About Gateway

Gateway was the community newsletter of Pratt Institute published monthly by the Office of Communications, in the Division of Institutional Advancement through spring 2014. For current Pratt-related news, visit the News page on Pratt’s website.


Hello Etsy at Pratt: Reimagine the Marketplace

The premiere purveyor of D.I.Y. products Etsy co-sponsored “Hello Etsy at Pratt: Reimagine the Marketplace,” a weekend-long conference held from March 22-24 aimed to empower independent, creative business owners—and those who soon will be—to explore new methods of production, new patterns of consumption, and more lasting, purposeful ways of working.

Jaime Stein, a visiting assistant professor who heads the masters program in Urban Environmental Systems Management, moderated the panel “Re-imagining Community.”

“The existence of both virtual and physical communities was striking, so I felt it would be interesting to explore how physical and virtual communities interact/synergize,” said Stein. “There was a remarkable fusion and synergy between technology-driven, virtual spaces, such as Etsy, and physical spaces, such as neighborhoods/public spaces/Pratt,” said Stein.

A number of the Etsy talks looked at big picture issues affecting creativity and productivity. Alumna Ashley Berger (B.F.A. ’06, M.P.S.’12), who is also senior alumni outreach officer at Pratt, attended “Making Fear Your Best Business Partner,” led by corporate executive and mindfulness teacher Michael Carroll, who taught participants how entrepreneurs can use mindfulness to embrace fears.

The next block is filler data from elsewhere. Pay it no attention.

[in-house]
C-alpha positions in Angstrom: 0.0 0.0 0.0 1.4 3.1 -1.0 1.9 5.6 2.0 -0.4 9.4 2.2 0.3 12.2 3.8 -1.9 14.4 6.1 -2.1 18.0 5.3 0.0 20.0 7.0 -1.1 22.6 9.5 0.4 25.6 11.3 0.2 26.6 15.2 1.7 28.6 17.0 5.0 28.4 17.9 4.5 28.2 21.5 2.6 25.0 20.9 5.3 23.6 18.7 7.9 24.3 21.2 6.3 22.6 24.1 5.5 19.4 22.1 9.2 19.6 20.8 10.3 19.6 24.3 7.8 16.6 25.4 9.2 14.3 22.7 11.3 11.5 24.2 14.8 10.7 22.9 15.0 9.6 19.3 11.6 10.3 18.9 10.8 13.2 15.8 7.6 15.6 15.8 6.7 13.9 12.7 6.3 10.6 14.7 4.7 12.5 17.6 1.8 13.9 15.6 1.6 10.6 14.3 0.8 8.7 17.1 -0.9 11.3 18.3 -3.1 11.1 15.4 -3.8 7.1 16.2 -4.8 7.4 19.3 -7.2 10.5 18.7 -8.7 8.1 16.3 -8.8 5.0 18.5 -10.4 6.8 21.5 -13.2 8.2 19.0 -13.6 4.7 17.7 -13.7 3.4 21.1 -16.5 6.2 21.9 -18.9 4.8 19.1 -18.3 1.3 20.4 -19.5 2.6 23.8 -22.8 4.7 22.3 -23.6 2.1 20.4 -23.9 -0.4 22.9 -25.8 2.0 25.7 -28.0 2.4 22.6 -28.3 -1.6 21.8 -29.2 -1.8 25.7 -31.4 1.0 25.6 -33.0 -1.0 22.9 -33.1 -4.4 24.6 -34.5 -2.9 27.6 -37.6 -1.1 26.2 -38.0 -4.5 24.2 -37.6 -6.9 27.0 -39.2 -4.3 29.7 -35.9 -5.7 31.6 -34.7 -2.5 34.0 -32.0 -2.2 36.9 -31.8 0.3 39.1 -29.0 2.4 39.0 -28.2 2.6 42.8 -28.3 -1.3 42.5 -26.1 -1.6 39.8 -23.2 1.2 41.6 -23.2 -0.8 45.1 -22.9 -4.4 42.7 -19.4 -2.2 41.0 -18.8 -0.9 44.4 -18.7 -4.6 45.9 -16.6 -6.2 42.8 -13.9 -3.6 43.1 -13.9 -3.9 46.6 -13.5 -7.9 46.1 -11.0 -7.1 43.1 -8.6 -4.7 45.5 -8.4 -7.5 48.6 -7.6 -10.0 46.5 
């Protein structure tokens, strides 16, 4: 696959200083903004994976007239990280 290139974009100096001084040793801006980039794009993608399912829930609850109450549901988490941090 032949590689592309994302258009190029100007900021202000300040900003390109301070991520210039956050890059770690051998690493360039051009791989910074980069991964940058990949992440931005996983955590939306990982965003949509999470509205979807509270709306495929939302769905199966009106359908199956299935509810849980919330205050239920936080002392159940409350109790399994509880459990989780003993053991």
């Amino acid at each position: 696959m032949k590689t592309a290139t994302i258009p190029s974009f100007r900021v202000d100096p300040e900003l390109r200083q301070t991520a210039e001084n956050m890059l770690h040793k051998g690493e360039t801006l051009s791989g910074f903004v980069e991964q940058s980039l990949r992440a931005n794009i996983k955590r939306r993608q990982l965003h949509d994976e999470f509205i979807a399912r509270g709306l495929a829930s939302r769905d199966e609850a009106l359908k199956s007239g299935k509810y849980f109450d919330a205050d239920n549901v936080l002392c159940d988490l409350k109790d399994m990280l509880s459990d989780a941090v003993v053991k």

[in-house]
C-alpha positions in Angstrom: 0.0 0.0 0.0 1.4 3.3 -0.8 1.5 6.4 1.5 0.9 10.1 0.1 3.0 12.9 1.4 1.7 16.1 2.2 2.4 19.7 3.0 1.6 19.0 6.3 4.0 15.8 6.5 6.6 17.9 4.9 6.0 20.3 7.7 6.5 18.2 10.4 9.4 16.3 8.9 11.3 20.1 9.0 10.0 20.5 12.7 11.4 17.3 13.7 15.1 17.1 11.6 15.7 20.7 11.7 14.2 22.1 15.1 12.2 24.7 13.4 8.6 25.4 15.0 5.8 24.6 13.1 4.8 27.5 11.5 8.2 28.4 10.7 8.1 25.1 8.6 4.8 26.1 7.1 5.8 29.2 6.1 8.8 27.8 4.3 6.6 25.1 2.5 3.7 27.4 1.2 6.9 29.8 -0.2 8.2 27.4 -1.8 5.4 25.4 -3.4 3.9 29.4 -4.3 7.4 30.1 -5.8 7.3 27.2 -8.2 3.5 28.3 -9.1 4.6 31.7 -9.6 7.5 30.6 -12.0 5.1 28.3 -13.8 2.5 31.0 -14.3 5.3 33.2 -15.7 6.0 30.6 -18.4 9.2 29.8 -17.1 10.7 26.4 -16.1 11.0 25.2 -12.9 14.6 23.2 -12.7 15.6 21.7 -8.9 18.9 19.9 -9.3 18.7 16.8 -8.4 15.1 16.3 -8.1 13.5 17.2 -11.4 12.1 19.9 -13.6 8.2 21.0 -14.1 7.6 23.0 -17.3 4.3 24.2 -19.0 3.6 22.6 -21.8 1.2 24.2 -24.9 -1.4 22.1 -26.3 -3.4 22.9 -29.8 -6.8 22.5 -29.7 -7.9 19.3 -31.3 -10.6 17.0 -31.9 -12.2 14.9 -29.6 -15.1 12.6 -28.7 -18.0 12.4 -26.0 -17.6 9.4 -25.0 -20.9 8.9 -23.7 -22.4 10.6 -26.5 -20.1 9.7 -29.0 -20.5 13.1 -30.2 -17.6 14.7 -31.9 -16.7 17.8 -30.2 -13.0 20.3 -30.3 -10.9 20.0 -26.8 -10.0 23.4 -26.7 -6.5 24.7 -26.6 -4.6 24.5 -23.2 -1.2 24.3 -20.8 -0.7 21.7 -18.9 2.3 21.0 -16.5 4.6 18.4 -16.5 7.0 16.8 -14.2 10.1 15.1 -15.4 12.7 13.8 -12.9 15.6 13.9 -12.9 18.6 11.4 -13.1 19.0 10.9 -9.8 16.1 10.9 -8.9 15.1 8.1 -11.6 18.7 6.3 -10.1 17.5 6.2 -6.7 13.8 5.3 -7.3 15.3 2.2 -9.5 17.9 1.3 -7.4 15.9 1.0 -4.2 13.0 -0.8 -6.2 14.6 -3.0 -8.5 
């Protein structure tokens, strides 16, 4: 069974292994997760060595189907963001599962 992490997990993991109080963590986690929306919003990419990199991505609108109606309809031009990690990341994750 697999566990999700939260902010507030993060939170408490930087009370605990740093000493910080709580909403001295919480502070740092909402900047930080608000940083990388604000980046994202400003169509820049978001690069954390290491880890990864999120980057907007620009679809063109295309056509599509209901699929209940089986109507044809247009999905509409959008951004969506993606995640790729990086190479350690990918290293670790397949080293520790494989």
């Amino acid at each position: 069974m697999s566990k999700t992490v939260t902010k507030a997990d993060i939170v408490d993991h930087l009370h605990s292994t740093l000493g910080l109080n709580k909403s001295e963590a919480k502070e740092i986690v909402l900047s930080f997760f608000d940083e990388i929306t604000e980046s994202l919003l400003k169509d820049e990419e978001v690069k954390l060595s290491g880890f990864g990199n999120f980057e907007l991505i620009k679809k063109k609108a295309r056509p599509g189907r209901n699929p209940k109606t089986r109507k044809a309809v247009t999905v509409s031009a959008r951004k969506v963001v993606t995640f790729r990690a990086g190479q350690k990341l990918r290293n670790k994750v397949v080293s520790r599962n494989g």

“Carroll asked the audience to think of one word, the first word we could think of when we are asked the question: ‘At work I want to be _____,’” said Berger, recalling that the number one answer is typically “happy.” According to Carroll, a fearless mind thinks that vulnerability is power. “Rather than trying to buffer our lives with artificial deals, we need to be willing to be completely vulnerable and exposed because the essence of being human is being vulnerable.”

“At the end of the talk, Carroll had the entire auditorium participate in a mindfulness meditation where the entire group sat still and silent for at least 15 minutes,” said Berger. “It was a pretty powerful participatory experience at the end of a long day of talks and networking.”

Text: Bay Brown

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